The standoff over government spending that could lead to a partial government shutdown is over $5 billion that President Donald Trump wants to start building his border wall and to further beef up border security.
Democrats argue all the extra money – more than $1 billion – set aside last year for border security has not yet been spent.
The spending war boils down to a fight over the President’s long-promised wall.
And that $5 billion might sound like a lot, but the US government brings in and spends trillions of dollars each year. In fact, the Congressional Budget Office predicts the government will spend about $1 trillion more than it brings in for 2019.
Most of that spending – about 70% – is spoken for long before it is collected via taxes. This mandatory spending funds interest on the growing national debt, Medicare and Social Security.
A smaller portion of government spending is appropriated each year by Congress. In recent years, that funding – which is supposed to be broken into 11 smaller appropriations packages – has been passed all at once in an “omnibus” spending bill that accounts for all or nearly all of federal discretionary spending.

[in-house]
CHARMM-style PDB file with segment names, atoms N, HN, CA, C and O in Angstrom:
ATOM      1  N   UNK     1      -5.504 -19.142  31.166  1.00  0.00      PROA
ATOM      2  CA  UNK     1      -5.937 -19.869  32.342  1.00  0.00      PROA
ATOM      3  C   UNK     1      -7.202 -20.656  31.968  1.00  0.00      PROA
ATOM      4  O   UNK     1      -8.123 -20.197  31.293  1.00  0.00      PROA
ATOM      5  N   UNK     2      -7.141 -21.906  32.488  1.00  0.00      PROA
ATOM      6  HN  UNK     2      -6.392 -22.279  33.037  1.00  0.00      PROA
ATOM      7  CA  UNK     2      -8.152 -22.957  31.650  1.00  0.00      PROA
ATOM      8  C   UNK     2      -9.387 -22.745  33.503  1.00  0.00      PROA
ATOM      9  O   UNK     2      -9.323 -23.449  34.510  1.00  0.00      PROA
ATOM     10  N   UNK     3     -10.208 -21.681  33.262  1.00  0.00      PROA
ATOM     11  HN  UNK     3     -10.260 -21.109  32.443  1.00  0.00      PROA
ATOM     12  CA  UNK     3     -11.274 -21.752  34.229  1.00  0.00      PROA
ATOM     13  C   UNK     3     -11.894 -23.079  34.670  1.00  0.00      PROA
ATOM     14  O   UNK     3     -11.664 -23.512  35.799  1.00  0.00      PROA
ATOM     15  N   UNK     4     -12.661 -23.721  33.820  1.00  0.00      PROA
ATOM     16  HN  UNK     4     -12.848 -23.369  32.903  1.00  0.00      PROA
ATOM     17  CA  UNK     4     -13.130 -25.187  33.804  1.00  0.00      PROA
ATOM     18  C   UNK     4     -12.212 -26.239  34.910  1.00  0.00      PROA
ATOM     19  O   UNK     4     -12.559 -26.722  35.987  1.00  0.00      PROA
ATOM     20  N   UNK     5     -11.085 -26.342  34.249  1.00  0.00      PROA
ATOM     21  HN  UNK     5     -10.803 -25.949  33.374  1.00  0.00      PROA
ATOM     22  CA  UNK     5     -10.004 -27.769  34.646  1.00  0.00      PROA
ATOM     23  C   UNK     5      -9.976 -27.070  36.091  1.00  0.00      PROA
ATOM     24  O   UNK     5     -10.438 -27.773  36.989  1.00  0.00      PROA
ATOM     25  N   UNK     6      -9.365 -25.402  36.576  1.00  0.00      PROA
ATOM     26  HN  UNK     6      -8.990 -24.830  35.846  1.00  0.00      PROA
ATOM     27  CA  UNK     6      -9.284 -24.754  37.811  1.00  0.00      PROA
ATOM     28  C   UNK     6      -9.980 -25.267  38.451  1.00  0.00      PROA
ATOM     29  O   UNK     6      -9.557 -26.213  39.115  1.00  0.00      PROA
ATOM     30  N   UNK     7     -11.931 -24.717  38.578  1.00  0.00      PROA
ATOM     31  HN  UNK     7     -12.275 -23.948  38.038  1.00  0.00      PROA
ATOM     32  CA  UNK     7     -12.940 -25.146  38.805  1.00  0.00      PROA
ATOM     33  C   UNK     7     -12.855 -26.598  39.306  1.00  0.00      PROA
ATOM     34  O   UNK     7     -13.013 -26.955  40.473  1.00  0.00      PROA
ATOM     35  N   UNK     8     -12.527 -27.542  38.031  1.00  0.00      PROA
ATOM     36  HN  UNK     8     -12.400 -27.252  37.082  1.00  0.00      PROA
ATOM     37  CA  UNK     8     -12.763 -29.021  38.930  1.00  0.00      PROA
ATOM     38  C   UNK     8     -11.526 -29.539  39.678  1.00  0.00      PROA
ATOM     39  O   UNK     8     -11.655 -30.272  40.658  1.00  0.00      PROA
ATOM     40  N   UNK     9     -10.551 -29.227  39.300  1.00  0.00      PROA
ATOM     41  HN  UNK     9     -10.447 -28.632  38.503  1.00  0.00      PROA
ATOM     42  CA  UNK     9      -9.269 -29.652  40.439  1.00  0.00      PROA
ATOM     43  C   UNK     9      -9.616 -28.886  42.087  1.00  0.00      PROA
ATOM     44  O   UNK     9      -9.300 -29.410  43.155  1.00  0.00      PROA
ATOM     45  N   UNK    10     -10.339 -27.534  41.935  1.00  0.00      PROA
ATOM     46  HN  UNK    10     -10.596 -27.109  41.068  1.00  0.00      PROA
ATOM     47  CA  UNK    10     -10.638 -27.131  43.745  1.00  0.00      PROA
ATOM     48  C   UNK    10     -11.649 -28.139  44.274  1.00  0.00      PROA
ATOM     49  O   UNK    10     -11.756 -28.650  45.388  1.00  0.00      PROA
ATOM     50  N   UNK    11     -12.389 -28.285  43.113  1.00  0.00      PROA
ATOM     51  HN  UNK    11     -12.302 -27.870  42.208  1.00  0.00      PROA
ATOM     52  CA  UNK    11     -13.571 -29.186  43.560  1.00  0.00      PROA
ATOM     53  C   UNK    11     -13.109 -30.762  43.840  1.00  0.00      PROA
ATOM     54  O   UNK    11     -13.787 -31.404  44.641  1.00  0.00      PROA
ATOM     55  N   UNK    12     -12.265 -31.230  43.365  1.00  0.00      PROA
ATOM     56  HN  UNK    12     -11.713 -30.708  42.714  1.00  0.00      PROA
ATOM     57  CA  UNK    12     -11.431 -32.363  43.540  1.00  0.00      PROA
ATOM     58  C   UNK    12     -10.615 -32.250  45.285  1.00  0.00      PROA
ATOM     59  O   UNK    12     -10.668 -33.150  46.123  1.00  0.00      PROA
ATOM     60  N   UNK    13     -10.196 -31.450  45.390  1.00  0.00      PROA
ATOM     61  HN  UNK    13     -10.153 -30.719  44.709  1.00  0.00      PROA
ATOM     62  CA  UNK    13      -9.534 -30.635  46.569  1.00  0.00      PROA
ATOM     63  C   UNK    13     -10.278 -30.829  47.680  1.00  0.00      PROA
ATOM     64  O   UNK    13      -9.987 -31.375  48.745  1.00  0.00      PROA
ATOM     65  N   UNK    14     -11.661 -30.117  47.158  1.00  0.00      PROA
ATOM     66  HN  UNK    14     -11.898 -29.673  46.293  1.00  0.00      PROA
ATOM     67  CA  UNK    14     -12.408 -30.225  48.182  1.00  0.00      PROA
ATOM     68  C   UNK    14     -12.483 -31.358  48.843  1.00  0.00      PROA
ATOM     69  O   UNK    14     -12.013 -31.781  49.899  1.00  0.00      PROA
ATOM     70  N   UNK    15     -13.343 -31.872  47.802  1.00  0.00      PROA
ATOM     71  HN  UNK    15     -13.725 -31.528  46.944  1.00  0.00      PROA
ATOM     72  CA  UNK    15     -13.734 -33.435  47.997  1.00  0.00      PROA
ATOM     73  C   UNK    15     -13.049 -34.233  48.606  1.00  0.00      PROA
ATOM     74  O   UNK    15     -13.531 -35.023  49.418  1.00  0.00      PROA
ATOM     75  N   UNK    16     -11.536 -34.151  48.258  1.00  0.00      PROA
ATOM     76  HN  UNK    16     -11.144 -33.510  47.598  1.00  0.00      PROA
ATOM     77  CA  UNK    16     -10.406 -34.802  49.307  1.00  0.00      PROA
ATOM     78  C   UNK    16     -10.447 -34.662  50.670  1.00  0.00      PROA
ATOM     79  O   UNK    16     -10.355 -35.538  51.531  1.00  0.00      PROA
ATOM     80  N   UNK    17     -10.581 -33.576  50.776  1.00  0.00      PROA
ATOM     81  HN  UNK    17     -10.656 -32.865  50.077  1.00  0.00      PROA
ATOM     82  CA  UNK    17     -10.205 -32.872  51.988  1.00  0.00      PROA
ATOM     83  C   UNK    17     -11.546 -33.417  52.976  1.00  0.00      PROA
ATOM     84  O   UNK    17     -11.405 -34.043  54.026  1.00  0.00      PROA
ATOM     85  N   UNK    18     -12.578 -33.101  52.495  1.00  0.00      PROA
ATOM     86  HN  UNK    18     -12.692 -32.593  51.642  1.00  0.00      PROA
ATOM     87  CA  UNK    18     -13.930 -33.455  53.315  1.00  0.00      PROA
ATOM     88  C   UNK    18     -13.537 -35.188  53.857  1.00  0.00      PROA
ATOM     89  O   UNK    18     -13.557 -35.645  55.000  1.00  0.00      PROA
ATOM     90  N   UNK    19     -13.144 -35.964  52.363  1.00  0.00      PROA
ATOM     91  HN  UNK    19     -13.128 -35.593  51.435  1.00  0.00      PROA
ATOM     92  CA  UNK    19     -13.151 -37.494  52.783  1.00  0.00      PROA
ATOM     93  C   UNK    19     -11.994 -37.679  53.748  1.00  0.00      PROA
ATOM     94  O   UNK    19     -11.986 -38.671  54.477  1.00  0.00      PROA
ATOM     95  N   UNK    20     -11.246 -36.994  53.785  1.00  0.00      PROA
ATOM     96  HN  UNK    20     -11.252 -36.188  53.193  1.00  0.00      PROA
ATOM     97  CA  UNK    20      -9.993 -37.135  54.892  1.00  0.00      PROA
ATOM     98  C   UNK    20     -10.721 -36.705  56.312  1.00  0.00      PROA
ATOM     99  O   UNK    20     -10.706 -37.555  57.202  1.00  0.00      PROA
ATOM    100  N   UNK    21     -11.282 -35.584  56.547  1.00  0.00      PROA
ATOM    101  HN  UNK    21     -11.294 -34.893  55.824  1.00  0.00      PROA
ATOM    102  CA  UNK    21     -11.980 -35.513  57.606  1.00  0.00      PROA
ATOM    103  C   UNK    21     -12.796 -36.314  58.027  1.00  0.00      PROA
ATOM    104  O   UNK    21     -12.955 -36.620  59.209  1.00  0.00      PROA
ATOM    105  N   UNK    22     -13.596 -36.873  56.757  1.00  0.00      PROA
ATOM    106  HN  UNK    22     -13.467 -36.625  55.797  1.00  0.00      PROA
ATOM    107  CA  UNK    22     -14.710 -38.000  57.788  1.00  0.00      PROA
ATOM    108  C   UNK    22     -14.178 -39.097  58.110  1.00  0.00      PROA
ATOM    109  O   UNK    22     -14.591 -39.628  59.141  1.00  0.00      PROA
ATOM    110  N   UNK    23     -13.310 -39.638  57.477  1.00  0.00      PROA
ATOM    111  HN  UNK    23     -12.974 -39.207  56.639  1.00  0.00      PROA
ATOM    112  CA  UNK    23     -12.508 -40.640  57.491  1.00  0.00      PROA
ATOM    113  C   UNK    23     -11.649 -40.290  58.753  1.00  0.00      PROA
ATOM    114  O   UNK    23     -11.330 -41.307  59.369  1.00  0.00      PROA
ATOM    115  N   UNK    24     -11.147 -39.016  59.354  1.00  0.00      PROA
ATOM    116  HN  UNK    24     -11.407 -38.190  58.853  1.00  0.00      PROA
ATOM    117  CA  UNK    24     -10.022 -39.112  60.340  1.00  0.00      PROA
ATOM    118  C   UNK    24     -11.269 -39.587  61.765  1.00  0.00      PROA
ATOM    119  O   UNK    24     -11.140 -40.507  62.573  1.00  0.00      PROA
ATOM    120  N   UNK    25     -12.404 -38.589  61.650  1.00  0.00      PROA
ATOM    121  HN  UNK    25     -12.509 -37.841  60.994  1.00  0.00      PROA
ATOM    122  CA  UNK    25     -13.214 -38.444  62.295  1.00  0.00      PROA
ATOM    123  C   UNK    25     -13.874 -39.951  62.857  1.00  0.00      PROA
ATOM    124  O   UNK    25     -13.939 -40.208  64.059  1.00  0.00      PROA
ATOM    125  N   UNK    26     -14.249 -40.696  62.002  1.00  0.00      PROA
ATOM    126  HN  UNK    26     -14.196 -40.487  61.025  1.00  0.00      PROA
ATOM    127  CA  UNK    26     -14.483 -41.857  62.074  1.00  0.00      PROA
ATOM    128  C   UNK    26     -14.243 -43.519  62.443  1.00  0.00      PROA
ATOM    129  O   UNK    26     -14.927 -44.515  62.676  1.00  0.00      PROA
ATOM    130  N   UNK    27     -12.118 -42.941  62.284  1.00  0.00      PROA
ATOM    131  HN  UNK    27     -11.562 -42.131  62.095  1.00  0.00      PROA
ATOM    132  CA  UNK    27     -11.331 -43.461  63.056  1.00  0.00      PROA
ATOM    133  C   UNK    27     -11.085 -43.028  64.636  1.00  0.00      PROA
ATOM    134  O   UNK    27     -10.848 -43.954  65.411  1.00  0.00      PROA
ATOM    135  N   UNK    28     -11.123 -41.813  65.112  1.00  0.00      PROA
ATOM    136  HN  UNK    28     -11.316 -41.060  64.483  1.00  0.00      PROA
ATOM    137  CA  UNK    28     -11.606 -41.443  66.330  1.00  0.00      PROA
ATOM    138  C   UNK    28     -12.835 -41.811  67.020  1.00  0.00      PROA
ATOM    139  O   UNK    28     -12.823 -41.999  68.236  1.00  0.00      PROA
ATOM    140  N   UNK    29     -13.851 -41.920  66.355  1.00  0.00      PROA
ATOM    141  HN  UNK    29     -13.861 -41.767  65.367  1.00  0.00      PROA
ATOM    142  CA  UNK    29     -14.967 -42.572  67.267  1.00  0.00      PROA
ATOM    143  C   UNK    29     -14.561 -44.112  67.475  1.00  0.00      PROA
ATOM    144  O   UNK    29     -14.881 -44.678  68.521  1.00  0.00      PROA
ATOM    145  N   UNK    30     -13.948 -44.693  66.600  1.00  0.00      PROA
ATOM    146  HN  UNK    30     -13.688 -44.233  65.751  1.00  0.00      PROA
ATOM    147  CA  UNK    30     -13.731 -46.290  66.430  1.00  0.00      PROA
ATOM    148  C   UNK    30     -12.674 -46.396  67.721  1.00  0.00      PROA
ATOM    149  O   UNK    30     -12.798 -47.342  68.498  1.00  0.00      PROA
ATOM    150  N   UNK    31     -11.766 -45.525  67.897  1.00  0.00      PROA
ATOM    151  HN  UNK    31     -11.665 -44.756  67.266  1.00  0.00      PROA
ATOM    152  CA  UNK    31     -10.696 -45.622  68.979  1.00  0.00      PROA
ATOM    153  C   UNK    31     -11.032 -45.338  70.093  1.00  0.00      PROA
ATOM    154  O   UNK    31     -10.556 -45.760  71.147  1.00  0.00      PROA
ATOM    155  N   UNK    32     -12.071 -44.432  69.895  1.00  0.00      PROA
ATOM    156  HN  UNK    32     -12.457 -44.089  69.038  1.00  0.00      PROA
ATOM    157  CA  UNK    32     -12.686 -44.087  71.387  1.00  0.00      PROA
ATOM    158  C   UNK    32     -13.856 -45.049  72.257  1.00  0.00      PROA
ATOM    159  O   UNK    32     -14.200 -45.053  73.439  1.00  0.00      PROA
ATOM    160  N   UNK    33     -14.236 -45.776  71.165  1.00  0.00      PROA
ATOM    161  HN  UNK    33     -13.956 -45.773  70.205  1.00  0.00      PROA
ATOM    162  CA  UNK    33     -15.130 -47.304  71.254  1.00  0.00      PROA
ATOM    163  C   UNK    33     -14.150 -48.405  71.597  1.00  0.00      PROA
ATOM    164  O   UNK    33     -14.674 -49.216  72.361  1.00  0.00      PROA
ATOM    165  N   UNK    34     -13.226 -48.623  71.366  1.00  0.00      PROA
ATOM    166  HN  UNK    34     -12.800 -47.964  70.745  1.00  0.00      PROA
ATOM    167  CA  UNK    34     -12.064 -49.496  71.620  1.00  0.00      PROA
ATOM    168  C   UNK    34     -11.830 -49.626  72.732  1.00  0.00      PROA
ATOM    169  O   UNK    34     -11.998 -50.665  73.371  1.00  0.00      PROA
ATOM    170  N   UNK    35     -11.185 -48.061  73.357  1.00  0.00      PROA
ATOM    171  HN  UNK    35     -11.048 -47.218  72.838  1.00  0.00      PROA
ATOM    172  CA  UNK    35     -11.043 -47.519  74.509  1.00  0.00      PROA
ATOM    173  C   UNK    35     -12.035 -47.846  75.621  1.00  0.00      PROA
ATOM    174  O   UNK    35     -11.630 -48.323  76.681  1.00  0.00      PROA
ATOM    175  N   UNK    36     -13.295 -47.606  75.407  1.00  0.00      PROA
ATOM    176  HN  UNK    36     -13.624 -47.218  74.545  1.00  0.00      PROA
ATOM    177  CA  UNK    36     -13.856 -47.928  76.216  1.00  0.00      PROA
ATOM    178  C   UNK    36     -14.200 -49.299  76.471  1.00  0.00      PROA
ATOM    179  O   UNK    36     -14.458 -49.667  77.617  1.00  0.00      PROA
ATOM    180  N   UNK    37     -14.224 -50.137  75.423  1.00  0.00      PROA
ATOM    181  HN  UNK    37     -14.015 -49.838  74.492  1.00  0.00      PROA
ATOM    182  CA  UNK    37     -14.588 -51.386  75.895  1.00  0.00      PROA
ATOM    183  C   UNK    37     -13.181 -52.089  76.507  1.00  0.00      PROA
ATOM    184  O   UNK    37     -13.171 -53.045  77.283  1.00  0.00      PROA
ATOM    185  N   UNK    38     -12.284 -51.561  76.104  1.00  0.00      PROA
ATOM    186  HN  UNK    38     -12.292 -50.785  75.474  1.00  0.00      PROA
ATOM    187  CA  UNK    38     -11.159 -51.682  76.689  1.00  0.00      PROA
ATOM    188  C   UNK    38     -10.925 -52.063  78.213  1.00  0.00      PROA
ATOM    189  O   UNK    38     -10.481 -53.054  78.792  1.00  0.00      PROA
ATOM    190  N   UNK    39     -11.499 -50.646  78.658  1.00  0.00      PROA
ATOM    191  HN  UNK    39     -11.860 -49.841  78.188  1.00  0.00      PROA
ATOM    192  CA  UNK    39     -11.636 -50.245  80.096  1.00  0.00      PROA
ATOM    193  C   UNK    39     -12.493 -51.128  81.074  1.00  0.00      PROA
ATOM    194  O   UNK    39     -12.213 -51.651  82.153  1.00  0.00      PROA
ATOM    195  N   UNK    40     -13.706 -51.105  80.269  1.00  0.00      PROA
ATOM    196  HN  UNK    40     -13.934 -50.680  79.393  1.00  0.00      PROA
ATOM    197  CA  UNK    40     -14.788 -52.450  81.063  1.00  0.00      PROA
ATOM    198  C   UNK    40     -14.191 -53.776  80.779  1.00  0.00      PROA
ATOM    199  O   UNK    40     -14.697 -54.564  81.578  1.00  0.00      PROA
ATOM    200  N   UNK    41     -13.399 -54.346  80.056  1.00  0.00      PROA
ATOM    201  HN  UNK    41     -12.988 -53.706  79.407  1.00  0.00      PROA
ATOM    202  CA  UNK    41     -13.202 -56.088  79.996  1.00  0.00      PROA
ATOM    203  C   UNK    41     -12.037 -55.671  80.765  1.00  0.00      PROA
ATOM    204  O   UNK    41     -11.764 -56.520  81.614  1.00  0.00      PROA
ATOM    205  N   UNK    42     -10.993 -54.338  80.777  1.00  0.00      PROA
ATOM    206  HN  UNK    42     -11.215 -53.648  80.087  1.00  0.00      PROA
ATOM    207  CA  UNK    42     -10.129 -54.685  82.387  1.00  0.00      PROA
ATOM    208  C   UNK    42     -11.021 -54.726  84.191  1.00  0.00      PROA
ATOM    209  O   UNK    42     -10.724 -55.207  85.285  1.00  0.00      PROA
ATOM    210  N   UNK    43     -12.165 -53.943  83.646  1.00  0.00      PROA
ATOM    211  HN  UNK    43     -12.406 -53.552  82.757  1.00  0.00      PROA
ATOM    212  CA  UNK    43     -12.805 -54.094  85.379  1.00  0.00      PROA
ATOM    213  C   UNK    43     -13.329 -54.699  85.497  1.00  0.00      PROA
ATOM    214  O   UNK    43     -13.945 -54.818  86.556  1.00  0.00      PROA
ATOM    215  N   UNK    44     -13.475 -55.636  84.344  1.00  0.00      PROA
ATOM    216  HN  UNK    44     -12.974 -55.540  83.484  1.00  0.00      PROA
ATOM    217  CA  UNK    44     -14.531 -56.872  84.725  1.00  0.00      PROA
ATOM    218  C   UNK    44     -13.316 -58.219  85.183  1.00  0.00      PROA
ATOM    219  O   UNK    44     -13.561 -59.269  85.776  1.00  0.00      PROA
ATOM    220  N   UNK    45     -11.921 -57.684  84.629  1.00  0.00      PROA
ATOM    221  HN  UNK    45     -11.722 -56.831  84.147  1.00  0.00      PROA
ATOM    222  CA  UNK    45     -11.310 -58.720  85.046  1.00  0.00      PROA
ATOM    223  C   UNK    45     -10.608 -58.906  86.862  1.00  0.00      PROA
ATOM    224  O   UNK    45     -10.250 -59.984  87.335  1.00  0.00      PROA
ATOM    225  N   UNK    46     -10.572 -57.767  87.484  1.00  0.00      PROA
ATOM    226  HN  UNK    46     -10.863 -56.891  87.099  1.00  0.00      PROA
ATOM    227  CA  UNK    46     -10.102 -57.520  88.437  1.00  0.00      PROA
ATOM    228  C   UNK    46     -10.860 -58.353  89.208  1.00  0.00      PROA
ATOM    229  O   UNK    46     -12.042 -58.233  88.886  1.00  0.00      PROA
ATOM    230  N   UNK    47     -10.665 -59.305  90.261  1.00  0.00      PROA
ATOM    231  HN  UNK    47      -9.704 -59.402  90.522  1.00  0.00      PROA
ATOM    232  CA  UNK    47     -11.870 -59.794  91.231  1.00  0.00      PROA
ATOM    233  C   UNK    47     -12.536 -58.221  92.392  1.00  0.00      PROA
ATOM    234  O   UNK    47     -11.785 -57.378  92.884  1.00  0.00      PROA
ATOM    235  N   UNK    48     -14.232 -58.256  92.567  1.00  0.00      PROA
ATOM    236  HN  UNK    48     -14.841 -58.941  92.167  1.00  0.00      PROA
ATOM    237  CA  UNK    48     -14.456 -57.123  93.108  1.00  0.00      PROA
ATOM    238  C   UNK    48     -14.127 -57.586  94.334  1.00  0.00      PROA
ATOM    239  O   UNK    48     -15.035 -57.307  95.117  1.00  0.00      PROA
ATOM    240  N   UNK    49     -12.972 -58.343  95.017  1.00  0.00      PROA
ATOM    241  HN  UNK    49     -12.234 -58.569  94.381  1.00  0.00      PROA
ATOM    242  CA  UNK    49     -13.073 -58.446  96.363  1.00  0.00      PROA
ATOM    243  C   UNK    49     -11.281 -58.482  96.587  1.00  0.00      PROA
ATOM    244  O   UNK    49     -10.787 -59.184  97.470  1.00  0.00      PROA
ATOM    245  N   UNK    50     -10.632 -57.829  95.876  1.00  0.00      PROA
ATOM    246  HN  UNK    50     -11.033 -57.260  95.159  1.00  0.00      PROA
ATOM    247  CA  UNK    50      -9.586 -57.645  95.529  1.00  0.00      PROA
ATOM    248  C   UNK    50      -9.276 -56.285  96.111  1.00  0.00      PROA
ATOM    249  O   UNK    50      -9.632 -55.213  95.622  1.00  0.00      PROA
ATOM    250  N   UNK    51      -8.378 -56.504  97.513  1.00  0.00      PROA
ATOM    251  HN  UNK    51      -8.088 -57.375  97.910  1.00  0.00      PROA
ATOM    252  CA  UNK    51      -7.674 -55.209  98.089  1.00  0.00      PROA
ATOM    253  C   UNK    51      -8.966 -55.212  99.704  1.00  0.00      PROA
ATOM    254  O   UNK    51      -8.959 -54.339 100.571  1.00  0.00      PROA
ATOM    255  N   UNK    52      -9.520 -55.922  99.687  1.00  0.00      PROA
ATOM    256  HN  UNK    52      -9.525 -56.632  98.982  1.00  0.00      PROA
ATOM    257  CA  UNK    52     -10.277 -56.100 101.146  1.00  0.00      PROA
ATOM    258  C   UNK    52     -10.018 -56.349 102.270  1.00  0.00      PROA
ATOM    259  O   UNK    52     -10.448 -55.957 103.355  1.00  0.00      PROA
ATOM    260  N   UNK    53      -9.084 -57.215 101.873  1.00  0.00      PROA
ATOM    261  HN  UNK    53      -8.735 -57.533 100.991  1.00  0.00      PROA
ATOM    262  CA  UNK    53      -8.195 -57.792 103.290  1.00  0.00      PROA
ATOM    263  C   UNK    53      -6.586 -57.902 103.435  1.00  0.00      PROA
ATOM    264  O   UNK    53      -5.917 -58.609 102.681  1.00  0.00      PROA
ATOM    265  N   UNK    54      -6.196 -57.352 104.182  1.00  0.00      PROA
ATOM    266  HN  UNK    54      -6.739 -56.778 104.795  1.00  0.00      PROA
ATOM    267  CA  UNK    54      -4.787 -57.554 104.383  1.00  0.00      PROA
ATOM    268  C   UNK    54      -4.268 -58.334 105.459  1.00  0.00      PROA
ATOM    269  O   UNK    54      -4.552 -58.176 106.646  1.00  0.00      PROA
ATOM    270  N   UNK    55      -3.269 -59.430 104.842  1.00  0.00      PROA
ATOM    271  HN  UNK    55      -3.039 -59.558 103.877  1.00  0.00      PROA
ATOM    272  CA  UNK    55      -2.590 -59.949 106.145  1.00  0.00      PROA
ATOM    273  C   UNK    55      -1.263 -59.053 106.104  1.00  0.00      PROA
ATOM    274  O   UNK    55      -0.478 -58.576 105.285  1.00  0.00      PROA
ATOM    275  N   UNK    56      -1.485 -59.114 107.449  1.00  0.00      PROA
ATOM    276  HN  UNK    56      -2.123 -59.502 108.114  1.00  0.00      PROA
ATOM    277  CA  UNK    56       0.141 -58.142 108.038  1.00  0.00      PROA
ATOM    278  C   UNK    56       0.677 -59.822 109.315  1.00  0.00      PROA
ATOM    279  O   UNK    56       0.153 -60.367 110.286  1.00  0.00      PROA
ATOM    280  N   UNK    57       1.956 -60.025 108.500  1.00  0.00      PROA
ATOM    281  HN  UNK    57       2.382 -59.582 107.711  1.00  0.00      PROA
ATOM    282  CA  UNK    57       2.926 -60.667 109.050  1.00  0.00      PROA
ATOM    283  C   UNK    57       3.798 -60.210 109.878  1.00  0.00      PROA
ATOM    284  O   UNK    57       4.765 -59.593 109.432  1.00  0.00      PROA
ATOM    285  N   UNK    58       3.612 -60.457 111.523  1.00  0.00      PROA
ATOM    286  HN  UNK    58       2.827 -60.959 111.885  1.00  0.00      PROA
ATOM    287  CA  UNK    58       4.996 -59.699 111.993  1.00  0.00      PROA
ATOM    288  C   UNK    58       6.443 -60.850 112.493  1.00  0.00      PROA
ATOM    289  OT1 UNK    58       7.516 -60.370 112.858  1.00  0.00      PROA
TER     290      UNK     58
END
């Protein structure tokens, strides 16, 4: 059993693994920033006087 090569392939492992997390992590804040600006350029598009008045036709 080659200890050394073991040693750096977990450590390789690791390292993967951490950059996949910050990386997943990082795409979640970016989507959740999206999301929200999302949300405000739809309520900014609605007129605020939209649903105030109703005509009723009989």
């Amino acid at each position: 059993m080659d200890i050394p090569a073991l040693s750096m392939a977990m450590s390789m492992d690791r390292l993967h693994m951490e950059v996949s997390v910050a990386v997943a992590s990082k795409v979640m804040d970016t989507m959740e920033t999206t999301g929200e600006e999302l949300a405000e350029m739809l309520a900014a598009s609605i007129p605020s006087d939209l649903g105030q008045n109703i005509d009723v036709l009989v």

Trump had vowed in March, when he signed a single piece of legislation that bound all 11 smaller government spending bills into one massive vote for lawmakers, that he would never again sign such an “omnibus” and threatened a “government shutdown” if Congress sent him one.
This was his declaration: “As a matter of National Security I’ve signed the Omnibus Spending Bill. I say to Congress: I will NEVER sign another bill like this again. To prevent this omnibus situation from ever happening again, I’m calling on Congress to give me a line-item veto for all govt spending bills!”
They can’t give him the power to delete single lines of legislation without changing the Constitution, but Republican lawmakers sort of obliged him, and this year the omnibus he’ll ultimately have to sign will bind together spending for only six government agencies instead of 11.
Baby steps. It was the first year in more than a decade that appropriations bills of any kind were passed to the president on time. Any shutdown would affect only those agencies that are funded by the bills that have not yet been signed into law.
But they did not come to agreement on all the spending bills and the Homeland Security spending, in particular, is at issue since it would fund the border wall Trump wants. The wall, by the way, is thought to require more than $20 billion to actually get built.
It could be more difficult for Congress to pass any spending bills on time next year since Democrats will control the House and Republicans will keep the Senate. They will still have to find agreement at some point each year to keep the government running.